Marijuana

Burning question: Does pot make you stupid?

Marijuana plants grow at LifeLine Labs in Cottage Grove, Minn. in 2015.
Marijuana plants grow at LifeLine Labs in Cottage Grove, Minn. in 2015. Associated Press

Scientists have linked teenage marijuana use with a host of undesirable outcomes: difficulty in paying attention, weaker memory and lower verbal ability and intelligence.

But is the drug itself to blame?

Two long-term studies of twins published Monday suggest that other factors are at fault, at least as far as vocabulary skills are concerned.

In one study, children who went on to become marijuana users were not as bright to begin with as their abstinent peers. And in both studies, drug-using teens fared no worse on IQ tests than their non-using twins in the same household, suggesting that some other factor was to blame, the authors wrote.

I’d think marijuana use could be a symptom of a larger problem.

Joshua D. Isen, a University of Minnesota post-doctoral fellow and a lecturer at Loyola Marymount University in Los Angeles

Something in the family environment perhaps, or simply the fact that kids who gravitate toward pot use may be less motivated to try hard in school.

Results of the two studies, described in a paper in Proceedings of the National Academy of Sciences, surely will not settle the debate.

In interviews, two of the authors cautioned that even if marijuana does not directly impair intelligence in the developing brain, there are plenty of other reasons that teenagers should steer clear of weed.

The studies did not measure executive function — an umbrella term that covers the ability to focus and organize, among other skills — and previous research suggests that pot use can weaken it.

And despite the push to legalize marijuana in some states, it remains illegal for teens, said the University of Pennsylvania’s Adrian Raine, who helped design the studies with the University of Southern California’s Laura A. Baker, the paper’s senior author.

“We’re only talking about verbal ability,” said Raine, a professor of criminology, psychiatry and psychology at Penn. “There’s more to life than verbal ability.”

Joshua D. Isen, a co-lead author of the paper, cautioned that teen use of the drug also is associated with poorer performance in school.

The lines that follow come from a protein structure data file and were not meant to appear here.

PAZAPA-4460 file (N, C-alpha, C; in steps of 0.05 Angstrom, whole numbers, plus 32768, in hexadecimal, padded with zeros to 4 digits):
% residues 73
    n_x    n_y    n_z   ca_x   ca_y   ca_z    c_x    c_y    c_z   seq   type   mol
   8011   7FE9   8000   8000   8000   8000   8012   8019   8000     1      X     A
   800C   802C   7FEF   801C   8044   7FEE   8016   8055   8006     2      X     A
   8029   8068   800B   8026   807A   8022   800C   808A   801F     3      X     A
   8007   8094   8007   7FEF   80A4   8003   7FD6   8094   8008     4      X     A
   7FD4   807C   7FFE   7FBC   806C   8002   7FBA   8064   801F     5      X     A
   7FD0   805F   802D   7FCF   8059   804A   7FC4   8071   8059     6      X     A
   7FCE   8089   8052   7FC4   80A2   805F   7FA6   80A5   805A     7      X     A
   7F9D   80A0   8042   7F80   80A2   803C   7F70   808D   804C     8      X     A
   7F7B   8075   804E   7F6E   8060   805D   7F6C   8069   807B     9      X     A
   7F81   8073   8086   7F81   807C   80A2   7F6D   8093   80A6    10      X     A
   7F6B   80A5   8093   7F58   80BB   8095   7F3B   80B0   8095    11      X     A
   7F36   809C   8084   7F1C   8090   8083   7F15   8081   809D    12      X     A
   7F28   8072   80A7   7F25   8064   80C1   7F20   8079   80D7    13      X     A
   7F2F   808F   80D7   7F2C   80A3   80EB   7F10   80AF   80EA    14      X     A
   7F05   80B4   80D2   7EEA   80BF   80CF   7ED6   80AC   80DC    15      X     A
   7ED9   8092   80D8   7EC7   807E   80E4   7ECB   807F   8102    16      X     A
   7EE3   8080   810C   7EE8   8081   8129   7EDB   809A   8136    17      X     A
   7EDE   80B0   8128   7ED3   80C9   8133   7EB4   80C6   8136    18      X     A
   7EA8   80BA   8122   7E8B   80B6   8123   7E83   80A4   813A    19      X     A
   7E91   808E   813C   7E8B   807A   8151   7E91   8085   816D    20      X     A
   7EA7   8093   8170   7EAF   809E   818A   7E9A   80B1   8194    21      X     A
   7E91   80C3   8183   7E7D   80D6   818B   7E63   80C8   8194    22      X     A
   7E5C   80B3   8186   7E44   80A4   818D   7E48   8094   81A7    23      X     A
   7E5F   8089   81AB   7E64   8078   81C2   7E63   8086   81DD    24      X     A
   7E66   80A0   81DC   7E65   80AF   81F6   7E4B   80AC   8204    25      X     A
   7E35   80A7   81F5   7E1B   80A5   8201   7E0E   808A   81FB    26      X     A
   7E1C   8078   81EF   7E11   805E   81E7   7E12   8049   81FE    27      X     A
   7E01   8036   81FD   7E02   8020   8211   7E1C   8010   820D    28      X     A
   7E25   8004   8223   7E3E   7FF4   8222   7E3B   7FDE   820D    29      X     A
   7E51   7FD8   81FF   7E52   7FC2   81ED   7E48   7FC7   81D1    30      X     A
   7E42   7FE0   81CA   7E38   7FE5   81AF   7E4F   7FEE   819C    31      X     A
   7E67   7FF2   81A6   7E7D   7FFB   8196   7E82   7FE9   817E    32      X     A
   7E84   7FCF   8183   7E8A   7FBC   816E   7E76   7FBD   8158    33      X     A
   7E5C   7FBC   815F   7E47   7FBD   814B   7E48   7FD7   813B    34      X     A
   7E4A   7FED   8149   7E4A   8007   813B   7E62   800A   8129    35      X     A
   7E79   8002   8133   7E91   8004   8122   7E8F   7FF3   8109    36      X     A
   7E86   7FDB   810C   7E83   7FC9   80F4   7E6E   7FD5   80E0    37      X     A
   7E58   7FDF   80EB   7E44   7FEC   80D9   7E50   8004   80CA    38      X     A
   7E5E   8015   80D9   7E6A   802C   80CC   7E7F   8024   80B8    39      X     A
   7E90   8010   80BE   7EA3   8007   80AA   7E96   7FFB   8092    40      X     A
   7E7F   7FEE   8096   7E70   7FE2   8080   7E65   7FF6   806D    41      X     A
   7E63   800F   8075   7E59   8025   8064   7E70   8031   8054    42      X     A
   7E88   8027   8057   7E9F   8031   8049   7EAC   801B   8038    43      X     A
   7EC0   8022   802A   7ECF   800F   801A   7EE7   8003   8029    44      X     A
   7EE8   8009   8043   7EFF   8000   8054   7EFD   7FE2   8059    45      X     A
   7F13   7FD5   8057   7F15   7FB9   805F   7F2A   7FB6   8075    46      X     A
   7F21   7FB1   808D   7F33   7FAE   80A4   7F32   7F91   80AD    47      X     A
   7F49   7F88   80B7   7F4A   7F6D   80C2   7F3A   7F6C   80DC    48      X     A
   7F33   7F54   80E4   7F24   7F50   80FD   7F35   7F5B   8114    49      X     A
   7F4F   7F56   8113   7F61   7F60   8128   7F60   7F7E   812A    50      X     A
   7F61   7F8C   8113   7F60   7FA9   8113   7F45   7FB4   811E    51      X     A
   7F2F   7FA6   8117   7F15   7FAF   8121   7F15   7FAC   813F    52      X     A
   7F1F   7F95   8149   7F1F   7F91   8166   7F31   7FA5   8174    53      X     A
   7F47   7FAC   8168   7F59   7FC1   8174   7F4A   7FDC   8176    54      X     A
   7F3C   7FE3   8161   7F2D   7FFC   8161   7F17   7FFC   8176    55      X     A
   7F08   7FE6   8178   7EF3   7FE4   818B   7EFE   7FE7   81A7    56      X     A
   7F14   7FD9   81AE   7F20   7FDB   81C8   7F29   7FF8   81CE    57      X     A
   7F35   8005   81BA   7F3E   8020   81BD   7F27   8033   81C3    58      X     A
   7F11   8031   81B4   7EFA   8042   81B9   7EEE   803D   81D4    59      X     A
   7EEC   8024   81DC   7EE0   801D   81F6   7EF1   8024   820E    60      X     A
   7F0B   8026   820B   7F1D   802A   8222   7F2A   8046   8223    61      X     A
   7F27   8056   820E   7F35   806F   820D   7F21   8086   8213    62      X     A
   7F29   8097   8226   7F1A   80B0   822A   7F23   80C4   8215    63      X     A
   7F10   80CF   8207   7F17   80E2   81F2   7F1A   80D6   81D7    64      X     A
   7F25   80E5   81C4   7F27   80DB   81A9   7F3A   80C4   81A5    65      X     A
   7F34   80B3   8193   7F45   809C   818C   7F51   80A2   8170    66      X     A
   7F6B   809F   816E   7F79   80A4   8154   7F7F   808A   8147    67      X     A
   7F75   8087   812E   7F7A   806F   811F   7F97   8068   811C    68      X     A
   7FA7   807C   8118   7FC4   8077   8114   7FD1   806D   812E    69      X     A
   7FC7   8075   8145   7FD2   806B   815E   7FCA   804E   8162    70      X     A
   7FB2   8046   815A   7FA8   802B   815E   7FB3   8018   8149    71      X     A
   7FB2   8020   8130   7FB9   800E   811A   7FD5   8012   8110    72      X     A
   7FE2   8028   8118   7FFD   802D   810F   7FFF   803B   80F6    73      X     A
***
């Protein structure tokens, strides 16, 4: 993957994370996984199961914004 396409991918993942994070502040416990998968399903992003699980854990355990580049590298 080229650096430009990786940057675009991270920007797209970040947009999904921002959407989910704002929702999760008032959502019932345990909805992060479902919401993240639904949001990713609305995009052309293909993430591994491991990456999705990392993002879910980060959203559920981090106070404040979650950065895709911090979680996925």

“I’d think marijuana use could be a symptom of a larger problem,” said Isen, a University of Minnesota post-doctoral fellow and a lecturer at Loyola Marymount University in Los Angeles.

That kind of talk bothers one prominent marijuana advocate: Ed Forchion, owner of a Trenton, N.J., restaurant called NJ Weedman’s Joint. (Slogan: “Healthy, hearty, home-made food for Trenton’s ‘high society.’”)

“Anybody can look at me,” Forchion said. “I’m far from being stupid. I consume a lot of marijuana. I’ve always done very well on everything from SAT scores to IQ tests.”

To the extent that drug users have trouble getting ahead in the world, Forchion blames others.

“It’s other people’s stereotypes, and other people’s accepting of the government’s propaganda,” he said.

It is difficult to study how pot affects kids because it would be unethical (and illegal) to undertake the gold-standard study, a randomized controlled trial in which one group would be given an illegal substance and compared to another group. The paper’s authors acknowledged as much, calling their work “quasi-experimental.”

One of the studies started with 2,277 Minnesota youths age 11 to 12, 93 percent of whom were white. The other tracked 789 adolescents from the Los Angeles area, age 9 to 10, three-quarters of whom were racial minorities or of mixed ethnicity.

By the time they reached their late teens, 36 percent of the Minnesotans said they used marijuana. A subset of them was included in the study because they had shown disruptive behavior and “academic disengagement.”

In the California group, 60 percent of the teens reported they had used the drug, but they were 20 when surveyed — about two years older than their Minnesota counterparts.

In Minnesota, the future users started out two points lower on the vocabulary portion of an IQ test, and six years later the gap had widened by 4 points. In California, the future users and non-users started out with similar scores as young adolescents, but the users scored 3.4 points lower when tested at age 20.

The researchers did not find similar before-and-after disparities in some other IQ subtests, such as one called “block design,” which involves rearranging colored blocks to match a pattern.

The researchers cited two results in concluding that the drug does not directly impair intelligence:

In a subset of households in which one twin smoked pot and the other did not, the smokers did not score any worse. And overall, those who reported using pot more than 30 times scored no worse than users who had tried it fewer than 30 times.

Not good enough, said Madeline H. Meier, an Arizona State assistant professor of psychology.

Meier led a previous study in which participants were followed up to age 38, in which marijuana use did appear to lead to cognitive decline.

“The problem is that for some teens,” she said, “short-term low-level cannabis use leads onward to long-term dependence on cannabis when they become adults.”

Raine, the Penn professor, agreed that the drug is not benign.

“I’m not convinced that there are no effects at all of taking marijuana,” he said.

Raine said he had never tried the drug, and that if either of his 13-year-old twins were to try it, he would object.

“Are you going to end up in jail or not?” he said. “Who are you hanging out with to get the cannabis in the first place? From a parenting perspective, I wear a different hat.”

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